D’Agata develops computational models that devise scenarios for controlling the rate of hospital-acquired infections. “We ask questions like, ‘What would happen if we decreased the use of antibiotics?’ or ‘What if everyone complied with handwashing guidelines?’ ”
One study by D’Agata found that compliance with handwashing guidelines among health care workers in a particular dialysis unit was approximately 40 percent. The corresponding rate of VRE in that unit hovered near 12 percent. A simulation by D’Agata, however, showed that 100 percent compliance would reduce that prevalence to 2.5 percent.
In order to focus on ways to judiciously use antibiotics, hospitals have begun to participate in antibiotic stewardship programs that monitor the use of the drugs. Driven by data provided by microbiology labs within the hospitals, the programs allow hospitals to monitor, analyze, and improve the ways antibiotics are used. Says Hooper, “We start collecting samples from the patient before anything is administered so we can ensure that the best treatment is chosen and so we can follow the trajectory of the disease and the patient’s response to treatment.”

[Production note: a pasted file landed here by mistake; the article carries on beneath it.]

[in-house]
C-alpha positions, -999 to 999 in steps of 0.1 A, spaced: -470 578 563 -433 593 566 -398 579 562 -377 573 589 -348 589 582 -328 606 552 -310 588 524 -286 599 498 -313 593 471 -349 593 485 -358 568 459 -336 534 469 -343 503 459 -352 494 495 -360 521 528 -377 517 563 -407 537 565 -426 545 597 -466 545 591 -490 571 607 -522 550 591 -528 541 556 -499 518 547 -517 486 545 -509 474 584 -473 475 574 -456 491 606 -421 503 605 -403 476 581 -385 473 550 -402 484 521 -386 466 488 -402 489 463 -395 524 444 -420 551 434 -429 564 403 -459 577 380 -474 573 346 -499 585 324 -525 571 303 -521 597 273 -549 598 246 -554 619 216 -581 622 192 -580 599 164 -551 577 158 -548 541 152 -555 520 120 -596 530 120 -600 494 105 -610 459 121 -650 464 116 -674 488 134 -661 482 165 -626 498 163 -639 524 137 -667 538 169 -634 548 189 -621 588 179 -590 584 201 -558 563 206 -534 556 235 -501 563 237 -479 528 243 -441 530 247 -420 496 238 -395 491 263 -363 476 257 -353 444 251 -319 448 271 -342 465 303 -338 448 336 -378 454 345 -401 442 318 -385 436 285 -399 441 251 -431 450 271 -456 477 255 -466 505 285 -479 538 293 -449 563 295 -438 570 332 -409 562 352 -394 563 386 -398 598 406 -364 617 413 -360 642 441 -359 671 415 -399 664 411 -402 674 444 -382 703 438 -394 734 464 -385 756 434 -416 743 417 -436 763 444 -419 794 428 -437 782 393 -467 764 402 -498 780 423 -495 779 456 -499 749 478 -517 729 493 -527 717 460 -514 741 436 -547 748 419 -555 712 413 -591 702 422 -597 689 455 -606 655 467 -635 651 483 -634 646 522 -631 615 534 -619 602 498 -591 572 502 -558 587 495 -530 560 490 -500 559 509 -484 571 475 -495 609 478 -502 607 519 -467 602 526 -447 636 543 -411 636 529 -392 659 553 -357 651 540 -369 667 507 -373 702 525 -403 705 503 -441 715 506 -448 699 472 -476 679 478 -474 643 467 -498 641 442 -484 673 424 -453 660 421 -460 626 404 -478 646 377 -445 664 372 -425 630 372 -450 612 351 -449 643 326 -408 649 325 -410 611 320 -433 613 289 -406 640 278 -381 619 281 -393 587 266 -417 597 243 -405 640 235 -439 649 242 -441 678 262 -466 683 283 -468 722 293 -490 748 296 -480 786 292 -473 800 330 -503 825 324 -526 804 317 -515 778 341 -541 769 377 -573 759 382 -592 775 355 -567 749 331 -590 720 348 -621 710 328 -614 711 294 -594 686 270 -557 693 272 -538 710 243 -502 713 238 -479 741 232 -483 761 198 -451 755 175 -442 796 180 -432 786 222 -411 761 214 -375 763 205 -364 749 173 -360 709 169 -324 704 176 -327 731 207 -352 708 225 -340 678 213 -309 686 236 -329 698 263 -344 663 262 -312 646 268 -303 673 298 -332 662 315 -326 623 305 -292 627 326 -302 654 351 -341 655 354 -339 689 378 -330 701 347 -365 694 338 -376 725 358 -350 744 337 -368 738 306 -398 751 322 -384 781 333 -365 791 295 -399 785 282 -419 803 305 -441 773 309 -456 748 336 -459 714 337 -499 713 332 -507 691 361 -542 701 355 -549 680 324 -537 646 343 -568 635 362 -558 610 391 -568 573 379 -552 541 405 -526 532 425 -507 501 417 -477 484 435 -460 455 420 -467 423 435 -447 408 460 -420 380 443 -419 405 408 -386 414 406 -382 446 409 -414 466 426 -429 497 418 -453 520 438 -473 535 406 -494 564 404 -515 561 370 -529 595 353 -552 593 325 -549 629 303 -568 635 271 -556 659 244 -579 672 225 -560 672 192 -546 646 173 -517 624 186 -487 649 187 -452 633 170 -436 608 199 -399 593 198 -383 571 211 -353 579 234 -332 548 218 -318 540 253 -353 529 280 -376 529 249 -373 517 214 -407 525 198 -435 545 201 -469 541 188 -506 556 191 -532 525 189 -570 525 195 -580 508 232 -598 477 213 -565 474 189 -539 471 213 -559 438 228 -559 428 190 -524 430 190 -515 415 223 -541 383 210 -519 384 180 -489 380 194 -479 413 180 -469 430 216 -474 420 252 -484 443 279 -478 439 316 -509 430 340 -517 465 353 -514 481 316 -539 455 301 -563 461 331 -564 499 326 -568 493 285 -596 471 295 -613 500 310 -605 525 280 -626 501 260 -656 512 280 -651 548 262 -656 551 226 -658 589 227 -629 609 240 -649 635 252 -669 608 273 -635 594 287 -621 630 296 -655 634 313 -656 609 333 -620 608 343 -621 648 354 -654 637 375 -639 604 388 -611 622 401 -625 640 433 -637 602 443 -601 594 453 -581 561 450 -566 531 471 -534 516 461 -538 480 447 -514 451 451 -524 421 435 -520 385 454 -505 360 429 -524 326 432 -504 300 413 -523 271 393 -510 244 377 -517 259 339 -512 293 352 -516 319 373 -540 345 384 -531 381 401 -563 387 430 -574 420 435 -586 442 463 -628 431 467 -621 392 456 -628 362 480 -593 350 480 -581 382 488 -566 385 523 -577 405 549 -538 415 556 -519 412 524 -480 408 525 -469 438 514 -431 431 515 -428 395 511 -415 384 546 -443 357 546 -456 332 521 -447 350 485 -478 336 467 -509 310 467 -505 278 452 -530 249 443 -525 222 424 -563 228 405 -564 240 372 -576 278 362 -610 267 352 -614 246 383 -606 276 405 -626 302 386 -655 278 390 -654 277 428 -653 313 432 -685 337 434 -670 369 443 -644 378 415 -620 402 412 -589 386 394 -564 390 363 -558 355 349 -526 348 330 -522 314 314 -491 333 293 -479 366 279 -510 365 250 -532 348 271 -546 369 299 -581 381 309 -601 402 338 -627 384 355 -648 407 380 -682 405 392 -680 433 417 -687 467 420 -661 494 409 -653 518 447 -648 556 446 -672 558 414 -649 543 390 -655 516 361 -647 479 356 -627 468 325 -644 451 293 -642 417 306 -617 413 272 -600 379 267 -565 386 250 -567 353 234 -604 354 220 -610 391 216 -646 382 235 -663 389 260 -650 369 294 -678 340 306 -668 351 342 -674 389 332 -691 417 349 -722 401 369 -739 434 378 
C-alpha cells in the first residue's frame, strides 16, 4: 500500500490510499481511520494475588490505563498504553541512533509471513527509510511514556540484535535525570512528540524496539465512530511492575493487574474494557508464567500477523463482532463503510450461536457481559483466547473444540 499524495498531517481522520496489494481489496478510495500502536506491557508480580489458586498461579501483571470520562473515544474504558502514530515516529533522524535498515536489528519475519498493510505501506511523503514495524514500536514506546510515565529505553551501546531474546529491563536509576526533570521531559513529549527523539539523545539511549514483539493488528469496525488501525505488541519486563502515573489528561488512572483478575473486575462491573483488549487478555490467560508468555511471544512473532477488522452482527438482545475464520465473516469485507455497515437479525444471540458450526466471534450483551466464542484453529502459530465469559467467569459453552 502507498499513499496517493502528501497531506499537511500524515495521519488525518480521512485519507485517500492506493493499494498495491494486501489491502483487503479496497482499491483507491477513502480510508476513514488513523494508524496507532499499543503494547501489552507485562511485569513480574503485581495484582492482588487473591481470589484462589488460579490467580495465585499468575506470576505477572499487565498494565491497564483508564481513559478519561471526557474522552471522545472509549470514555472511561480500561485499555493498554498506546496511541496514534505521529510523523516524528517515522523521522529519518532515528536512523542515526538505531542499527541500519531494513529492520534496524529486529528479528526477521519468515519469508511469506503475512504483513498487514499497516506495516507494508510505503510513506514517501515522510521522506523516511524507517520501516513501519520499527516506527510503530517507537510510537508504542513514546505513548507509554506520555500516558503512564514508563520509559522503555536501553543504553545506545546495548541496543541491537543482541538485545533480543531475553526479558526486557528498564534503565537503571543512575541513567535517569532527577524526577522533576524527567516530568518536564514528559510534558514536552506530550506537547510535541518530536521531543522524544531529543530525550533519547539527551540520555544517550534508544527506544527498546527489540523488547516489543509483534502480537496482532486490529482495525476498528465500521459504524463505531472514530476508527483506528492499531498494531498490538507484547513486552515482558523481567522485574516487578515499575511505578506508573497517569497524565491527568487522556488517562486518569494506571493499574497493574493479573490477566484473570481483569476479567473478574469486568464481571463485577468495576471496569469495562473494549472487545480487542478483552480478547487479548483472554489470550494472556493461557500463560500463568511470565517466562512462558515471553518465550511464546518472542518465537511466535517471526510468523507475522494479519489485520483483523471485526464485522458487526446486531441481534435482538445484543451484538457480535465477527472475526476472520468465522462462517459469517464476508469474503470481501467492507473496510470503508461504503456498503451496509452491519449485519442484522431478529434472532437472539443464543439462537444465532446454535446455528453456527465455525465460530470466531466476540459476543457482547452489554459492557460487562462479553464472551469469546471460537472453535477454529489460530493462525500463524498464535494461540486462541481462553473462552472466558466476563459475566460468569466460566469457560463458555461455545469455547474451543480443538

Outside the Box
A concrete building in Jamaica Plain, Massachusetts, houses a welter of microbiology labs, each with technicians who monitor, identify, and record the movement of pathogens into and out of the Commonwealth.
“It’s the reports from these lab workers,” says DeMaria, “that help public health officials identify and investigate outbreaks and respond to them.”
The expertise of the laboratory personnel strengthens the surveillance system, more so because they communicate daily with epidemiologists. This type of exchange among clinicians and other relevant parties, says DeMaria, is also what makes the West Nile outbreak such a good example of the public health system at work.
“When we are doing our jobs well, you won’t even know we exist,” he says. “Pandemics and epidemics are inevitable. But how quickly we get to the bottom of them depends on how well we maintain this network of medical and public health professionals.”
Shraddha Chakradhar is a science writer based in Boston.